UK’s Growth Built On Unsustainable Foundations, New Studies Say

UK's economic growth built on unsustainable foundations, new studies say

Gabriel Rozenberg,
Economics Reporter
The Times
October 23, 2007

Britains 15-year economic expansion is built on unsustainable foundations that are becoming more exposed as homeowners finances are stretched ever tighter, two reports have claimed.

Policy Exchange, the centre-right think-tank, says today that the UKs unprecedented period of consistent growth and low inflation is more mirage than miracle. It argues that Britains record is worse than its rivals and is too reliant on erosion of savings and on rises in debt and immigration.

The report comes as Alliance & Leicester, the mortgage bank, gives warning of deterioration in many households finances. Savings rates of mortgage-holders have deteriorated far more quickly than have those of people without mortgages, it said.

Oliver Marc Hartwich, the Policy Exchange chief economist and lead author of the report, said: Other European economies have recently embarked on a process of economic modernisation. However, the UKs tax, spending and regulation policies have gone in the other direction. We need to find more sustainable foundations for our future economic prosperity than house prices and debt.

The report, co-authored by Holger Schmieding, a Bank of America economist, notes risky bets supporting UK economic health since the early 1990s.

Although house prices have more than doubled over the past 15 years, the report does not forecast a crash. However, house price inflation is unlikely to continue much longer at recent rates, it argues, adding: The period of declining real interest rates, which made expensive houses affordable, is over. The current crisis in the US housing market illustrates the risks.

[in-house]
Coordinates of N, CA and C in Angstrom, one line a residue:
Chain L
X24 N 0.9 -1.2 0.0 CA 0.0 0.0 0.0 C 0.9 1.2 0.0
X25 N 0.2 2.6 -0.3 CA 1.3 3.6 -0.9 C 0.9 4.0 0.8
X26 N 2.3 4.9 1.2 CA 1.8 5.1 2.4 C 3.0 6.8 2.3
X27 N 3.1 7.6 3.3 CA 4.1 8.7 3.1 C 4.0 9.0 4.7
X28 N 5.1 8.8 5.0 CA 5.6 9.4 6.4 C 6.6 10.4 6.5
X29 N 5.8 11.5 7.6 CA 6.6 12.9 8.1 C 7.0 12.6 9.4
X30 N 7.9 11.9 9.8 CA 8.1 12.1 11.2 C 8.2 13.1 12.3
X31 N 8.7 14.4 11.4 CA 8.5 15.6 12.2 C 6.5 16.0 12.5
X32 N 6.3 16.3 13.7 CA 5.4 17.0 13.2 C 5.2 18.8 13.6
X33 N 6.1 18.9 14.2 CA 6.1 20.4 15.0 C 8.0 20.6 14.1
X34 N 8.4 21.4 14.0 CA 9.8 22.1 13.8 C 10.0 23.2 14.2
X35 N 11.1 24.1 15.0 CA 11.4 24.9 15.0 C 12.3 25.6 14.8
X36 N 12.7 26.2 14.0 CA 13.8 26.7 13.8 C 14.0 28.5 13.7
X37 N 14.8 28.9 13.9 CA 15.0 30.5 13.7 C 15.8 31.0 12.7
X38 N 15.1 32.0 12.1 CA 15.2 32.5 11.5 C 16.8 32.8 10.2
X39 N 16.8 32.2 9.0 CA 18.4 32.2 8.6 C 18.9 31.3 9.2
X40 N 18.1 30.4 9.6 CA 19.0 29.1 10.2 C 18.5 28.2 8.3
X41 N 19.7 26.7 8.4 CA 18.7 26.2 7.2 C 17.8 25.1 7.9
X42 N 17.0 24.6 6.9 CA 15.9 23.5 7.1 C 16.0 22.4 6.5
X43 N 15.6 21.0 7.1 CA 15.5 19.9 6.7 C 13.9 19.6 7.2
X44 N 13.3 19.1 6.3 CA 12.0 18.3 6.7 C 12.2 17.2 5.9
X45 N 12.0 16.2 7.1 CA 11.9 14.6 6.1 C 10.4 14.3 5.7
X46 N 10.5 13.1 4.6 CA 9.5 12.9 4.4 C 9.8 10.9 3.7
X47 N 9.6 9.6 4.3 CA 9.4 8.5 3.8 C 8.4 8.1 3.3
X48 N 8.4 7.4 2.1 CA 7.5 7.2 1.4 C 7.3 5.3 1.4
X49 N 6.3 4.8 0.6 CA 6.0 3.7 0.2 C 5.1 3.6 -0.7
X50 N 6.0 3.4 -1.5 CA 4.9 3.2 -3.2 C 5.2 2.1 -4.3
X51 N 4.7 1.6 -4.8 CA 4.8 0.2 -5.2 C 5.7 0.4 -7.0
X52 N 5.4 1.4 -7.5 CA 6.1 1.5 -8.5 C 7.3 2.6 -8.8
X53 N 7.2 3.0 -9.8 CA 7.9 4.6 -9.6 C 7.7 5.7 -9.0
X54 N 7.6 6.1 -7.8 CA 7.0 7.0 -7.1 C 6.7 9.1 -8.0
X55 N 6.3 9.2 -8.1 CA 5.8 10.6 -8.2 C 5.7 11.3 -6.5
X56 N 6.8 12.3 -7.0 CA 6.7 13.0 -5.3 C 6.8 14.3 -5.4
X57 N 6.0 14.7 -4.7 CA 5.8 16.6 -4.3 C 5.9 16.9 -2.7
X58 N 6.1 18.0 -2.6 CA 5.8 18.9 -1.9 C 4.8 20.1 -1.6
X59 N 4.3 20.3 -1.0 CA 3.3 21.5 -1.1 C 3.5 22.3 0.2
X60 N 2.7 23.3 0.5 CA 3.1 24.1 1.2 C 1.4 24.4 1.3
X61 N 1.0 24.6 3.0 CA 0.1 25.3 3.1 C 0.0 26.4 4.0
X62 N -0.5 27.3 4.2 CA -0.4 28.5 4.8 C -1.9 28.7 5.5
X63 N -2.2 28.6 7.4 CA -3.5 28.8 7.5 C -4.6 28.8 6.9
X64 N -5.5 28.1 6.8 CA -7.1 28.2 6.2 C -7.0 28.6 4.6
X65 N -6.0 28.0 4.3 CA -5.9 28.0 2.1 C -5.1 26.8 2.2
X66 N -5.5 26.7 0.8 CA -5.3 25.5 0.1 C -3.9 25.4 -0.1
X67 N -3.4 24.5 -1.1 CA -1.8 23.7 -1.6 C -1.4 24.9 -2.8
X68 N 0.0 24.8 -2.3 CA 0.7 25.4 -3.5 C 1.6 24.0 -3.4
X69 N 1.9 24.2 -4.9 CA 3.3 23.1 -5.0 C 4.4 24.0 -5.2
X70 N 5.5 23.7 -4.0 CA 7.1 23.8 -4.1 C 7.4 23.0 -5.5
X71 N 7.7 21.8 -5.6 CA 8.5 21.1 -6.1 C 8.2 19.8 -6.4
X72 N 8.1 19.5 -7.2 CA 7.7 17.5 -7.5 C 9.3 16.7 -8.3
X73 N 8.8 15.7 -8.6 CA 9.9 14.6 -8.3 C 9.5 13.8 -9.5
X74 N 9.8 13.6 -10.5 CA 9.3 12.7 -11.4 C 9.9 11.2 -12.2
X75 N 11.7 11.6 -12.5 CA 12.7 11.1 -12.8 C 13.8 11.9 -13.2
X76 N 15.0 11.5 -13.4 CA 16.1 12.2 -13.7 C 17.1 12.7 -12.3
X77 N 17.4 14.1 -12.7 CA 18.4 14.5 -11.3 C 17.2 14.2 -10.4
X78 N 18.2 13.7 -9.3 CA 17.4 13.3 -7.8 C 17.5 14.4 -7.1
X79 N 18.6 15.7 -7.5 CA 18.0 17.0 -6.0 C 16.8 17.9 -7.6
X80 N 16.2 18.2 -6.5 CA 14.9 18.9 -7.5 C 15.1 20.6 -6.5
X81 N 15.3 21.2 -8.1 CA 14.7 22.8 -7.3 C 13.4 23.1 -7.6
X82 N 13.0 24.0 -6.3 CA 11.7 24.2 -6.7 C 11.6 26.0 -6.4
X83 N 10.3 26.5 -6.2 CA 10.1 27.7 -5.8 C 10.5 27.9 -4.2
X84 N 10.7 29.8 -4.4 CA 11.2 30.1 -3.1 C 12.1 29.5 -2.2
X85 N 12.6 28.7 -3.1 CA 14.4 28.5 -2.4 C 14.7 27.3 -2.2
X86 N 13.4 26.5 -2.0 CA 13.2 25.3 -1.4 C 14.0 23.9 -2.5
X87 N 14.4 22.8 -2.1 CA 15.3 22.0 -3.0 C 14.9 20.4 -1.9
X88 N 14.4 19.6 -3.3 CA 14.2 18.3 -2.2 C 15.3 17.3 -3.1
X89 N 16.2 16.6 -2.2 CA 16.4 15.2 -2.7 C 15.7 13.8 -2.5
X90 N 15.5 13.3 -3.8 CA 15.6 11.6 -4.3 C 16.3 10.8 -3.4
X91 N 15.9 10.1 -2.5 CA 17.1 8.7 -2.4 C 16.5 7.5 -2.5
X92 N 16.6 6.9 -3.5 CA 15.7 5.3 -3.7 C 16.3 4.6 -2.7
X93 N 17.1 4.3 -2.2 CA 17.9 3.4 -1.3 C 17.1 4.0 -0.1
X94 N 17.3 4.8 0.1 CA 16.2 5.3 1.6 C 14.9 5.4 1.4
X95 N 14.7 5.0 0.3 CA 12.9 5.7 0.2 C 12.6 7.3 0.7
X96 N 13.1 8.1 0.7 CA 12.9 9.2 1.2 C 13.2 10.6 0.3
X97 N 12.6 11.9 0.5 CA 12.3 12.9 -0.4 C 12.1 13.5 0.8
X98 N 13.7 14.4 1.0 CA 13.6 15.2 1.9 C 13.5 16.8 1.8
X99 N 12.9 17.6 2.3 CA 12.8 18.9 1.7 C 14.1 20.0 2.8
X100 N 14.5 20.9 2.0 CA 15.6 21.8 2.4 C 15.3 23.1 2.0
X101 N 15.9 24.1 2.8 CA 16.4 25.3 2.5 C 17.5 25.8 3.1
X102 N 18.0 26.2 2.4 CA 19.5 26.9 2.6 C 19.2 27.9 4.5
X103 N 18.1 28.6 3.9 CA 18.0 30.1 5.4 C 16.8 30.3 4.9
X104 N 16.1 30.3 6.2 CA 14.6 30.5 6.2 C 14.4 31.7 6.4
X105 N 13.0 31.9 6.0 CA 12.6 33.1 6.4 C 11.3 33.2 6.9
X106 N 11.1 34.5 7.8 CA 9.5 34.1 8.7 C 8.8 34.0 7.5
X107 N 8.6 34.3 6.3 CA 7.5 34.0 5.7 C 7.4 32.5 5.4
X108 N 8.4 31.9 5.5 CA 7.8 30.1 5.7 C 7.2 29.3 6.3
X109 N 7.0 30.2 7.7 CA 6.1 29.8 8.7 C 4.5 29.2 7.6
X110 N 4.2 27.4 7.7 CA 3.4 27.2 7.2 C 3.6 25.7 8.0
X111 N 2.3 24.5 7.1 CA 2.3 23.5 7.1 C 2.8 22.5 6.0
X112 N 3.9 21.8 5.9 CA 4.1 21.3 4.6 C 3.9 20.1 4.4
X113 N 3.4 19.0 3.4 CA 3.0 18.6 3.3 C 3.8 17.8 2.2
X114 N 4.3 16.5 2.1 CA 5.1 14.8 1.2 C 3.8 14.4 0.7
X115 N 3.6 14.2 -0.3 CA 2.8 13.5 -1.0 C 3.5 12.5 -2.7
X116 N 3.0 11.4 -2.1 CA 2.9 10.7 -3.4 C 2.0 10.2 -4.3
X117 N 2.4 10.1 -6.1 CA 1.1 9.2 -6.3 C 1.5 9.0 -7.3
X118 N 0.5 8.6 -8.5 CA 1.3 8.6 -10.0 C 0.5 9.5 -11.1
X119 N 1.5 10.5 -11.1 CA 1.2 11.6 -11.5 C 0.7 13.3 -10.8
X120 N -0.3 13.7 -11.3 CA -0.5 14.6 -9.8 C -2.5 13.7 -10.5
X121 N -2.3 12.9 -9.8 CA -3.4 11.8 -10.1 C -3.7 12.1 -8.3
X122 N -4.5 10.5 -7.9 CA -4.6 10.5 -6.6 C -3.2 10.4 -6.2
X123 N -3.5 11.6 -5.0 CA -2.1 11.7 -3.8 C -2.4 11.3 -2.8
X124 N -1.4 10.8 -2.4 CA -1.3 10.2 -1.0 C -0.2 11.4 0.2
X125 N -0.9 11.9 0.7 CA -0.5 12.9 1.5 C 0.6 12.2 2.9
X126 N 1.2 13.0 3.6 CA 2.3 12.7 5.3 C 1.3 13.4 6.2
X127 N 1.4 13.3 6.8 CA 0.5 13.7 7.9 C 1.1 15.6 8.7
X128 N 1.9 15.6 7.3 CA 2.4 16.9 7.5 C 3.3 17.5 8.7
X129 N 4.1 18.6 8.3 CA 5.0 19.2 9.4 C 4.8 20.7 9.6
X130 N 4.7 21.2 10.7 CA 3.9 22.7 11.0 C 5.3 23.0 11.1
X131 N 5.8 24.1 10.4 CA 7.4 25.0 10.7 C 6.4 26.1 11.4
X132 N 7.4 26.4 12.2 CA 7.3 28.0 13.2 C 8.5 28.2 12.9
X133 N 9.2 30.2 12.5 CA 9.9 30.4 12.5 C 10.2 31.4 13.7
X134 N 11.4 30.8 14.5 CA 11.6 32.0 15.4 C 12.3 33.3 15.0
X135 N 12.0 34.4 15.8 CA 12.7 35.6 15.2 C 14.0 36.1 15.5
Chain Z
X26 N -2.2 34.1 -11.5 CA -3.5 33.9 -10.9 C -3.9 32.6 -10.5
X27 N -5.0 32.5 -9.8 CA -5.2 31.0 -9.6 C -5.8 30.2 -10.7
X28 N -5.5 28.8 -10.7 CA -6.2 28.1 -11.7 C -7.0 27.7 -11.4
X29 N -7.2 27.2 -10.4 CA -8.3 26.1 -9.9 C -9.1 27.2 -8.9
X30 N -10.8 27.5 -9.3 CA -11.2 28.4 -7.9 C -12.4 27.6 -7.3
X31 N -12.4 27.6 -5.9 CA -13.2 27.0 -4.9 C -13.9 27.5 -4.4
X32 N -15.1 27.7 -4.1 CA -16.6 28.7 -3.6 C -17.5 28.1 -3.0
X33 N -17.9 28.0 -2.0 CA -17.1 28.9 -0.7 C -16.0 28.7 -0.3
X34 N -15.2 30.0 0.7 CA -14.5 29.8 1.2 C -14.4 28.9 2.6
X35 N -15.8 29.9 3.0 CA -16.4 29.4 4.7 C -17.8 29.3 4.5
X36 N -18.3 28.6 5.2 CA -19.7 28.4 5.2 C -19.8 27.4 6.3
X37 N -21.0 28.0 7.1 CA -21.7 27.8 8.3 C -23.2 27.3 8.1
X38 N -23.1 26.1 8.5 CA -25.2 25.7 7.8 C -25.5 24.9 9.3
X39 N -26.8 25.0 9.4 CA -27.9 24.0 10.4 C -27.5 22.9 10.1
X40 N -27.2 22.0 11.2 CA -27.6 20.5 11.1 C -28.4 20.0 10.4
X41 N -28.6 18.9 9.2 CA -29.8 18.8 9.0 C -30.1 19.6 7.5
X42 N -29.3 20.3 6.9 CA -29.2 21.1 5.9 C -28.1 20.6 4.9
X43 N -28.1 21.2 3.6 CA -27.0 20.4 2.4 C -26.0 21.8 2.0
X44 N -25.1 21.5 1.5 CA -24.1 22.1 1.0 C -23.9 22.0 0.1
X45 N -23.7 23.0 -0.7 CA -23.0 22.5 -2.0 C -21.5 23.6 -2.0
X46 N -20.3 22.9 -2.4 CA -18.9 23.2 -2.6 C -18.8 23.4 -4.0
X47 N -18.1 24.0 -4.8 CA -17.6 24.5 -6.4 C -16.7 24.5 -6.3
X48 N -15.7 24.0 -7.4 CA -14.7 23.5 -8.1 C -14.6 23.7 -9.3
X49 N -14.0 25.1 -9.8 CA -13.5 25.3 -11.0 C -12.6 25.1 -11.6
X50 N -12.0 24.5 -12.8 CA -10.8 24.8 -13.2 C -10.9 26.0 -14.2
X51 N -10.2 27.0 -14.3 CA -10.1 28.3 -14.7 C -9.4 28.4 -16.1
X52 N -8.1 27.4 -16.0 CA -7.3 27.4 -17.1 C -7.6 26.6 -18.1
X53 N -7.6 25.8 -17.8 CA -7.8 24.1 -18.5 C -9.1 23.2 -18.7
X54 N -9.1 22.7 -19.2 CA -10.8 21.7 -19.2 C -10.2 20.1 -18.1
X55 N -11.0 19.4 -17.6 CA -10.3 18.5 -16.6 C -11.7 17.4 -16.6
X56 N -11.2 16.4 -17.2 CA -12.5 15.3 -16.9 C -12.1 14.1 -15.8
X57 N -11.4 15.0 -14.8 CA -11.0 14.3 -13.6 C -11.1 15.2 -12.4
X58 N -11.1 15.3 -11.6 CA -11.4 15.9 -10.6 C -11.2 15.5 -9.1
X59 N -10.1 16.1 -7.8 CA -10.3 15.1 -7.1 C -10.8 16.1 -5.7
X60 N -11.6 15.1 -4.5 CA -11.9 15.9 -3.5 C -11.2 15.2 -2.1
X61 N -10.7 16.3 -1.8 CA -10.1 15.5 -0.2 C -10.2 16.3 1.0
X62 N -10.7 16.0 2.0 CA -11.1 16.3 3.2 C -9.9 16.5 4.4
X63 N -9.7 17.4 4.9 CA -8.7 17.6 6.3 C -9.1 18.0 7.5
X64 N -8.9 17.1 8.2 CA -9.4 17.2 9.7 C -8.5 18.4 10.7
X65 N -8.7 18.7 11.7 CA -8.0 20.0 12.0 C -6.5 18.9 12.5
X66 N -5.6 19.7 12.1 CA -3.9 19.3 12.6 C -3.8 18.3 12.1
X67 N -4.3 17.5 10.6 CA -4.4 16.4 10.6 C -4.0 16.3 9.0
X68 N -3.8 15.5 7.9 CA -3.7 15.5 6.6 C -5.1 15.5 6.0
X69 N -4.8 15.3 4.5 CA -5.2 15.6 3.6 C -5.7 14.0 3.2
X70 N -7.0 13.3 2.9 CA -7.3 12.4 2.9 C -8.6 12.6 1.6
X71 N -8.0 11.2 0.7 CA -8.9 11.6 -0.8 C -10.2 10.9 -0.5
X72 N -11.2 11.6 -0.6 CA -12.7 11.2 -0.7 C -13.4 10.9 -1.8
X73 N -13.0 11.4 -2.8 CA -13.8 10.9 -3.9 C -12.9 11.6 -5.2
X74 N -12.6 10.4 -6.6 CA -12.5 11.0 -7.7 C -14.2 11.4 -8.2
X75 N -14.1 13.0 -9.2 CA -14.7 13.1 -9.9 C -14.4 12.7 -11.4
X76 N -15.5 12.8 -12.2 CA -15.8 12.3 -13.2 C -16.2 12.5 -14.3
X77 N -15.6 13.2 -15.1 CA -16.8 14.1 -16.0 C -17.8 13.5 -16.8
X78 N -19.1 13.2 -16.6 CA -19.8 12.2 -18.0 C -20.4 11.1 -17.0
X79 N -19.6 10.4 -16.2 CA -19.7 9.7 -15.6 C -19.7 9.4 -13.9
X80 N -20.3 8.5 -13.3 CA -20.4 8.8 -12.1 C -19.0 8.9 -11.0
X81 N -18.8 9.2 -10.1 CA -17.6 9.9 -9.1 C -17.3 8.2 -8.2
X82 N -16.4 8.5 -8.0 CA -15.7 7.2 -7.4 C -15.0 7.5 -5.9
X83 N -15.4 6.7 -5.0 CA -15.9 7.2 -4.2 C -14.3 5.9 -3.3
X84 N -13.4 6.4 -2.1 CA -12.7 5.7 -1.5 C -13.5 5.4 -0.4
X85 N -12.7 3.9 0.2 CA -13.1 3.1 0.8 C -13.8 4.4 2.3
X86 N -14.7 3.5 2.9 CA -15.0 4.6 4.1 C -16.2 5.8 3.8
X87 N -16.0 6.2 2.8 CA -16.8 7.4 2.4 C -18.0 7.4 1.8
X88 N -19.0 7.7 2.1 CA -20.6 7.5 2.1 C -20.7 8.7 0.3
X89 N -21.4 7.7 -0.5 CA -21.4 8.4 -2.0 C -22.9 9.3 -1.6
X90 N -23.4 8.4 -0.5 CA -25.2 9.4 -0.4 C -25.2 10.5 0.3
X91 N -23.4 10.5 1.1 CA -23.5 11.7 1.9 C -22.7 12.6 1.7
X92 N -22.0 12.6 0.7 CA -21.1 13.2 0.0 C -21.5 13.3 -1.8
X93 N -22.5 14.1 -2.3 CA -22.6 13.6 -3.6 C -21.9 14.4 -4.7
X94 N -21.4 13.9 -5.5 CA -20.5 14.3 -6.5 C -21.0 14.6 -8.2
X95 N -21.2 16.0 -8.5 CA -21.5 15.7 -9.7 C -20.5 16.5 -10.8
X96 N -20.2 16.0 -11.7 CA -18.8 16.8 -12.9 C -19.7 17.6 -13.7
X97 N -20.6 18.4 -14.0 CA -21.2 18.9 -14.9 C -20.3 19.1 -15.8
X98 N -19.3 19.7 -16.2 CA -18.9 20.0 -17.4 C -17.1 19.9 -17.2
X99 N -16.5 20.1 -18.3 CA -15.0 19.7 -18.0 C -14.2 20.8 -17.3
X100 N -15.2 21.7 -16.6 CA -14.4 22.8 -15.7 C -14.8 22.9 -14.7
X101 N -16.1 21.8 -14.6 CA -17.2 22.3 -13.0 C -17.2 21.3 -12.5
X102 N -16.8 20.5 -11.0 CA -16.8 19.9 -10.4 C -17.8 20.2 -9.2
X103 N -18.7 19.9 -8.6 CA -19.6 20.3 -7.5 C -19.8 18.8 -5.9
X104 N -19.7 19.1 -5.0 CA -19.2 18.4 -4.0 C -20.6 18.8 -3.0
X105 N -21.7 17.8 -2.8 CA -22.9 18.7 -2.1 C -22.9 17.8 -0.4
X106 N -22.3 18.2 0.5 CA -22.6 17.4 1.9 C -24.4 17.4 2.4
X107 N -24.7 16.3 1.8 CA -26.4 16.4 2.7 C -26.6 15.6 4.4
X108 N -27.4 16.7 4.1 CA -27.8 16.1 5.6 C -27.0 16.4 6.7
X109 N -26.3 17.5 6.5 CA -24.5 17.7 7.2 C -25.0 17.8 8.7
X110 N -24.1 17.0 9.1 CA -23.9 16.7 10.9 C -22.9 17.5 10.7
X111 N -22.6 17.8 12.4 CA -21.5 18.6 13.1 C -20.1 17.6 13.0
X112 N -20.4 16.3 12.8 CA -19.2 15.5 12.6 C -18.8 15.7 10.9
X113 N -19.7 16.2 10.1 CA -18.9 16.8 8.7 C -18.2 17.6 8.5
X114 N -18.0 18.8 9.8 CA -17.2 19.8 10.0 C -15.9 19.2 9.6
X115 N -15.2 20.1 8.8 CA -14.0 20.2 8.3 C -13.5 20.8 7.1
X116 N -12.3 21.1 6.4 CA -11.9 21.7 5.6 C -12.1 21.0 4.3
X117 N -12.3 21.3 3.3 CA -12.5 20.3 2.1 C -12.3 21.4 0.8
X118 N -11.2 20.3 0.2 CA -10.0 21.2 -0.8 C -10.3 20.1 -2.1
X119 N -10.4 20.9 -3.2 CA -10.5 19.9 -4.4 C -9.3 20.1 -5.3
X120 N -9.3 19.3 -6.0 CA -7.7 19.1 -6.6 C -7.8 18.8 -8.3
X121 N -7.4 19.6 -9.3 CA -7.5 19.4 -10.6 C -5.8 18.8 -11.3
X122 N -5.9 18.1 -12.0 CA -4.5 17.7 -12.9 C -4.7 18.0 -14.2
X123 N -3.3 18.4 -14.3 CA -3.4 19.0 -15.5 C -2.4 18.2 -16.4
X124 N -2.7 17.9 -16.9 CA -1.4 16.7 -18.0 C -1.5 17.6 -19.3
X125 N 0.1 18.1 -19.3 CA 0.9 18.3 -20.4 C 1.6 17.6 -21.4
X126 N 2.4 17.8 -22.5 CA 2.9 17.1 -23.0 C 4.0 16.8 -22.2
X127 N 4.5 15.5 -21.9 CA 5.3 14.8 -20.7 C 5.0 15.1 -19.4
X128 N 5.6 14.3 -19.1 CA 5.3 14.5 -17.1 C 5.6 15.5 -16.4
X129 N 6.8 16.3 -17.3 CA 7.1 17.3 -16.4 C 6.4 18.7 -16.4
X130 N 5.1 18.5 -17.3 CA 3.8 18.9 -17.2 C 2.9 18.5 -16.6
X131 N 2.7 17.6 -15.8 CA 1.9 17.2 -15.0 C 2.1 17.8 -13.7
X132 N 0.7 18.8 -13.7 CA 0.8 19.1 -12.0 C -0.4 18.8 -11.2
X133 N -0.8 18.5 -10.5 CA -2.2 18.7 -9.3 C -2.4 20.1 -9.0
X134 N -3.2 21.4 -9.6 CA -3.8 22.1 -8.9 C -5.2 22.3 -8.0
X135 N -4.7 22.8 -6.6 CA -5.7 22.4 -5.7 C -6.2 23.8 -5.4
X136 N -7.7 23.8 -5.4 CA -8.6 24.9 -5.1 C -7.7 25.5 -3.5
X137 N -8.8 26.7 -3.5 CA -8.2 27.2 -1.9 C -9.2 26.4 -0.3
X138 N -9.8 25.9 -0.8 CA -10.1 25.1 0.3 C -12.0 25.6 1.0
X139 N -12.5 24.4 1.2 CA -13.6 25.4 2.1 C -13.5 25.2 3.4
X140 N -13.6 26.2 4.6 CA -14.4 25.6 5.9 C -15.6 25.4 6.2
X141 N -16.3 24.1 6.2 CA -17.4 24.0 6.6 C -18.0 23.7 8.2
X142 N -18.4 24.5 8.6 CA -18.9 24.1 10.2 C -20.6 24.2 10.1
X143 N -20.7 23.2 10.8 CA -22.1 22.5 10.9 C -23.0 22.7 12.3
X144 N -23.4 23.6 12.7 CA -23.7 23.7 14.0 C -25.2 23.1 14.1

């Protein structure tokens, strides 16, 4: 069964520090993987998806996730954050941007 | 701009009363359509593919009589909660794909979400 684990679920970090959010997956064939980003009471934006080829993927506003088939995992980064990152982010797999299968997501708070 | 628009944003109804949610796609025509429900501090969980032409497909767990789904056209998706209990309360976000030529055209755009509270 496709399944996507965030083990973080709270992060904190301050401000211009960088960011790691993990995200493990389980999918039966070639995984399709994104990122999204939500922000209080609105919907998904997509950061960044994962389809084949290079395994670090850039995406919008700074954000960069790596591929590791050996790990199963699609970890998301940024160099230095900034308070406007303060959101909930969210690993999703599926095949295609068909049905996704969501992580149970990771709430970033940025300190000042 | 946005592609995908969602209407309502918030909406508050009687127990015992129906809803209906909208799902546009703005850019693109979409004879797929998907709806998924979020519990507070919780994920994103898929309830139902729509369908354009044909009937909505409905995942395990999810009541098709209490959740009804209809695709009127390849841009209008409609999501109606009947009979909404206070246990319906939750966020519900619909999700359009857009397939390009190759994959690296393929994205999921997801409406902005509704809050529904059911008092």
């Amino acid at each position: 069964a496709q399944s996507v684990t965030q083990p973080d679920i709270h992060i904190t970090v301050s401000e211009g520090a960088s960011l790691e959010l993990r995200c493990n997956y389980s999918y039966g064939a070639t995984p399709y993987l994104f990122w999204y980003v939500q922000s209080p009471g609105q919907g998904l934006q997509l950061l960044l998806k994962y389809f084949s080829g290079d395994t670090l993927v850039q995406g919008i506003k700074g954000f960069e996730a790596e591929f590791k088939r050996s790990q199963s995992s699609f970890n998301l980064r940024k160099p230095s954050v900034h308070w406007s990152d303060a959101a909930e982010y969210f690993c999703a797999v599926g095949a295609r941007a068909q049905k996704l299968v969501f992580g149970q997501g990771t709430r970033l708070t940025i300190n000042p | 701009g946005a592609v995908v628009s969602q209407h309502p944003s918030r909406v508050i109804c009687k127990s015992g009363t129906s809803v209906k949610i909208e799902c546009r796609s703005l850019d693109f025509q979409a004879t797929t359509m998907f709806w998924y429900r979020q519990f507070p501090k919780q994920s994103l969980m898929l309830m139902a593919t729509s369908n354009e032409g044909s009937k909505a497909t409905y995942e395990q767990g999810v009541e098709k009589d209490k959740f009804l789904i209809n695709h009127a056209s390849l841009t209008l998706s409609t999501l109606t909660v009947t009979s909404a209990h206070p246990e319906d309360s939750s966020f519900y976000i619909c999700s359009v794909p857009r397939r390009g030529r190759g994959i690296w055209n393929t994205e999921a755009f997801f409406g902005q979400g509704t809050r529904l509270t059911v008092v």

Rampant house price inflation has encouraged people to wipe out their savings and invest what they can in property, the report warns.

In 1992 households saved 8.3 per cent of their disposable incomes, but by 2004 this saving rate had turned negative as the high cost of homes encouraged more and more borrowing. Personal debt rose by 777 billion over the 14 years to June 2007, to a total of 1,343 billion.

Borrowing against homes value is not a sustainable way to finance consumer demand, the report argues, because it relies on house prices rising indefinitely. The amount of private debt leaves us vulnerable to future house price developments, it says.

The vast increase in personal debt is matched by that of the public sector, with the national debt more than doubling since 1992. Just as private households have been living beyond their means, so has the state, the economists say. In the event of an economic downturn, the UK now has little leeway for a financial stimulus.

Although the economy grew 49 per cent in real terms between 1992 and 2006, that was less than in any other English-speaking country, the report says. Moreover inward migration has flattered the figures: GDP per capita only rose 41.9 per cent over the period.

Policy Exchange, a think-tank with close links to David Cameron, calls for a new approach, in which business regulation and the states size are cut. It also calls for better infrastructure.

Alliance & Leicesters report paints a similar picture of homeowners responding to the five interest rate rises since August 2006 by cutting back on saving and by borrowing less. It finds that those with mortgages are increasingly lagging behind the average. In January 2006, the average sum of savings of a mortgaged household was 64 per cent of that of homes with no mortgage to pay, but it is now down to 48 per cent.